However, it turns out that system is homomorphic with respect to multiplication, not addition. Consider the pair of ciphertexts:

$$E(m_1) = (g^{x_1}, g^{x_1y}m_1)$$ $$E(m_2) = (g^{x_2}, g^{x_2y}m_2)$$

If we multiply the first parts and the second parts together, we get:

$$E(m_1 m_2) = E(m_1) \cdot E(m_2) = (g^{x_1 + x_2}, g^{y(x_1 + x_2)}m_1m_2)$$

You can decrypt this exactly as before to get $m_1m_2$.

However, I said above, that we wanted something that was homomorphic with respect to addition not multiplication. The trick here is that instead of encrypting message $m$ you instead encrypt $g^m$. Thus, the result becomes:

$$g^{m_1} \cdot g^{m_2} = g^{m1 + m2}$$

And you just need to take the discrete log to recover $m_1 + m_2$ But didn't I just say that taking discrete logs is hard? Basically, this works fine as long as the value to be retrieved is relatively short. So, for instance, if we restrict ourselves to retrieving a single bit, then you just need to compare against $g^0$ or $g^1$. The limit depends a bit on computational power, but it's fairly practical to retrieve 32-bit values with the right algorithms (for smaller values like 8 bits you can just build a table).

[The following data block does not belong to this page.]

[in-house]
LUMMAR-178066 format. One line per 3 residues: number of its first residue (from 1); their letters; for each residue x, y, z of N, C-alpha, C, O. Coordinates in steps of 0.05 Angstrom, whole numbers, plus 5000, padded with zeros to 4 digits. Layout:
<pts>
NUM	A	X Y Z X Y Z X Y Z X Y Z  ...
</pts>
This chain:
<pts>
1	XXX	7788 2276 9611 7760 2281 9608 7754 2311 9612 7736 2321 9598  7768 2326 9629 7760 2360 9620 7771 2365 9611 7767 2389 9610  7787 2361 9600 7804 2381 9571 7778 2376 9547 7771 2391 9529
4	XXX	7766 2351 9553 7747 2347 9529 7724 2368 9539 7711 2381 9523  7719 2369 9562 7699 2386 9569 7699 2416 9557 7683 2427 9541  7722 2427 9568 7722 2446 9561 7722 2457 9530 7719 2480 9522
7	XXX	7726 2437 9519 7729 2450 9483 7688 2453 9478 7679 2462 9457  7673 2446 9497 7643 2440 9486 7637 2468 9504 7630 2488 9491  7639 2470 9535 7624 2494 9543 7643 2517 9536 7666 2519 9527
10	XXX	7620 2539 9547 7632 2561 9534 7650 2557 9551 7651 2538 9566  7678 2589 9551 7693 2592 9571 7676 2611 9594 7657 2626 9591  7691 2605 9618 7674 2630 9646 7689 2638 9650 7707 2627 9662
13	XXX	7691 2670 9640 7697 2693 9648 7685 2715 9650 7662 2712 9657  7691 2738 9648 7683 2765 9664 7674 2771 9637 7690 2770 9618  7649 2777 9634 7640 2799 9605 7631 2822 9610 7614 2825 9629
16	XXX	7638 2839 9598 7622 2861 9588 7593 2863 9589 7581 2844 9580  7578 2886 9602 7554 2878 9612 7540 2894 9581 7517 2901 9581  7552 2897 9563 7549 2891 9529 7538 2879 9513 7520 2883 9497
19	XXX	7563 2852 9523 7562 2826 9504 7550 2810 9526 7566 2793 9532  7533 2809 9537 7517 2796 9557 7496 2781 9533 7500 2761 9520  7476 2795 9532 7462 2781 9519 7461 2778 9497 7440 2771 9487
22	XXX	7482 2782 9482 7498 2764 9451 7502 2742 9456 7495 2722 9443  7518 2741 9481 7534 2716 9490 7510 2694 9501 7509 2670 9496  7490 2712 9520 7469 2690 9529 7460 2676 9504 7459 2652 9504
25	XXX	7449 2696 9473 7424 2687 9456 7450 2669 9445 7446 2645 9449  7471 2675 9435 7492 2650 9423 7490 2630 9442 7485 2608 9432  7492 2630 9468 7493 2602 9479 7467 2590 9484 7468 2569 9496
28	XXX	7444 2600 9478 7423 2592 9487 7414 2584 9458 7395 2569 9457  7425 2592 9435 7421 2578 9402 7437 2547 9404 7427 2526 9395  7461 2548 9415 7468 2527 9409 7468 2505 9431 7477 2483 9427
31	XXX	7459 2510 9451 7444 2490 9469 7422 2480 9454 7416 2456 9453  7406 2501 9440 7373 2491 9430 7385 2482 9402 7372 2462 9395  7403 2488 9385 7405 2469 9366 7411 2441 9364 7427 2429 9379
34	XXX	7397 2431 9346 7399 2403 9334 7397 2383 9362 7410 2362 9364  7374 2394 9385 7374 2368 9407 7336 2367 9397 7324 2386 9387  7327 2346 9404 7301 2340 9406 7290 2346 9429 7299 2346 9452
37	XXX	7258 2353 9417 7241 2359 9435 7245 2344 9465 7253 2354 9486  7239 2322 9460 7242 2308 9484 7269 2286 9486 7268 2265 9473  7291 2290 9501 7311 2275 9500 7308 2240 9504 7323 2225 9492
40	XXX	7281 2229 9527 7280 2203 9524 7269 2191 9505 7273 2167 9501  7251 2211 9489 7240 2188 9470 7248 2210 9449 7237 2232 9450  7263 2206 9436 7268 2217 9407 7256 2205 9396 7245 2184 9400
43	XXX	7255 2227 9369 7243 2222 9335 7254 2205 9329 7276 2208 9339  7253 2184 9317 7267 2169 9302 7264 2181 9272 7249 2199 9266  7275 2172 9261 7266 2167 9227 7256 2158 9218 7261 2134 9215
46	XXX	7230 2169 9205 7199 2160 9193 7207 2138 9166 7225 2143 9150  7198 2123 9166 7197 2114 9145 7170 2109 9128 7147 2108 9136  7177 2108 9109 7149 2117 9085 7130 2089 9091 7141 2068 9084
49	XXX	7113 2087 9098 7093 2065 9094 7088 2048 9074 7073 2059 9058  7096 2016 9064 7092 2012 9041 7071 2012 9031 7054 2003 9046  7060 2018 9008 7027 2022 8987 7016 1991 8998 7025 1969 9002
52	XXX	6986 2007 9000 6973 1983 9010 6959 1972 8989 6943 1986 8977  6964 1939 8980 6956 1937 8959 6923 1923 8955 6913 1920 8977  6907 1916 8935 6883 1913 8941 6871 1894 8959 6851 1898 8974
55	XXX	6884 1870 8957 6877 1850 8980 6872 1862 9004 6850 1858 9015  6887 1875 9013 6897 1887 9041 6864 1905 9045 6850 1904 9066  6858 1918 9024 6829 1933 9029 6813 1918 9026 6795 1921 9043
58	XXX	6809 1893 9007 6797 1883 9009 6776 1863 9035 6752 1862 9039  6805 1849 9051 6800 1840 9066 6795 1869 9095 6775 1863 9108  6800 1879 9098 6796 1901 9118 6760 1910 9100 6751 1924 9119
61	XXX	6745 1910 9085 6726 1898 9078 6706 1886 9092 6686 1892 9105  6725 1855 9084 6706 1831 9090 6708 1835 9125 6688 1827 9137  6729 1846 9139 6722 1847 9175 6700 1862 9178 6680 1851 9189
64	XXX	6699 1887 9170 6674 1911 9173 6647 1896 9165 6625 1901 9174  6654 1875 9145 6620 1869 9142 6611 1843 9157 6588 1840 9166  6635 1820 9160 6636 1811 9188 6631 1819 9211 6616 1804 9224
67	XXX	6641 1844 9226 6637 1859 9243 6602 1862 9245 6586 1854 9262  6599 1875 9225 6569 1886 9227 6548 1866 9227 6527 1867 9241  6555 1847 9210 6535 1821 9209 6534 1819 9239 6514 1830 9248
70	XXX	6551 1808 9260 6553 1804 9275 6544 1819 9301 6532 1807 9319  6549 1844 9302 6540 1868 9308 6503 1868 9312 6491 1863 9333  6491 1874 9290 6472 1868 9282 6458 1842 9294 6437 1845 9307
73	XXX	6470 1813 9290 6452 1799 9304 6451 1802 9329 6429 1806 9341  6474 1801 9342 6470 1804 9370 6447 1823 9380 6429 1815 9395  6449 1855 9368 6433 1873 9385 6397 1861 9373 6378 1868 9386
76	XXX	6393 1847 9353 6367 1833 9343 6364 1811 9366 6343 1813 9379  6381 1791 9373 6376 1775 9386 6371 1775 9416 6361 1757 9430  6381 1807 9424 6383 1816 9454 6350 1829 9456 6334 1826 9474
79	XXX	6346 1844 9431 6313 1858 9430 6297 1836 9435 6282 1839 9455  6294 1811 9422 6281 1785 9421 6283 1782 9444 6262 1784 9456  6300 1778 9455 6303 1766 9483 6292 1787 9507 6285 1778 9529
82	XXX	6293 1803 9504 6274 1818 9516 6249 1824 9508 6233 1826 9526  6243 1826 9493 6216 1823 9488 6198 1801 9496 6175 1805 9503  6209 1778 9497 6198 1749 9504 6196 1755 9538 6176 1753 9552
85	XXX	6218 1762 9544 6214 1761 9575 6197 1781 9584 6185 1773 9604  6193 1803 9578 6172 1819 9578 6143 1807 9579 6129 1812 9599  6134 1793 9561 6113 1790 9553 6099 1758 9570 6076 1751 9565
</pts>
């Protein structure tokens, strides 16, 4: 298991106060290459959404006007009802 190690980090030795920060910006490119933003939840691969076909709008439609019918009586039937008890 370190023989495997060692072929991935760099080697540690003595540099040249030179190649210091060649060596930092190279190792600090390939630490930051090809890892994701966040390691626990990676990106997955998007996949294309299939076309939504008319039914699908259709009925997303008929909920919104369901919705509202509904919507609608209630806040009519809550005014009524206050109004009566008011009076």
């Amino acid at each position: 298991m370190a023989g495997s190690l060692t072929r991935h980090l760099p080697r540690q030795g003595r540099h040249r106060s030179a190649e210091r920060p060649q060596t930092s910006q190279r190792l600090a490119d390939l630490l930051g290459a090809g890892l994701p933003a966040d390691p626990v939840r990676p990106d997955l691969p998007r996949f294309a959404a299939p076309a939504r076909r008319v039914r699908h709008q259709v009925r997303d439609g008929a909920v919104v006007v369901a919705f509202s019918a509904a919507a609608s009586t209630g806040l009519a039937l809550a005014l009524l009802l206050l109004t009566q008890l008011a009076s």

To use this system in practice, the client is just going to encrypt to itself by generating a key that it knows, but otherwise we just use this system as-is.

### Complexity #

This is all pretty cool and it's better than nothing, but it's also not very efficient: in order to retrieve a single value you need to send $2\sqrt d$ values ($\sqrt d$ values in each direction) and the values themselves are relatively large (in basic ElGamal, from 512 bits to 8192 bits). On the other hand, if the database is large, it's still more efficient than sending the whole database. The database size is $d$ values, so if each value is a single bit (as in the original K-O scheme), the breakeven point where you send less data than you would just by sending the database is around $512^2$ (about 260,000) entries if you are using an efficient version of ElGamal. The situation with the original K-O system was even worse.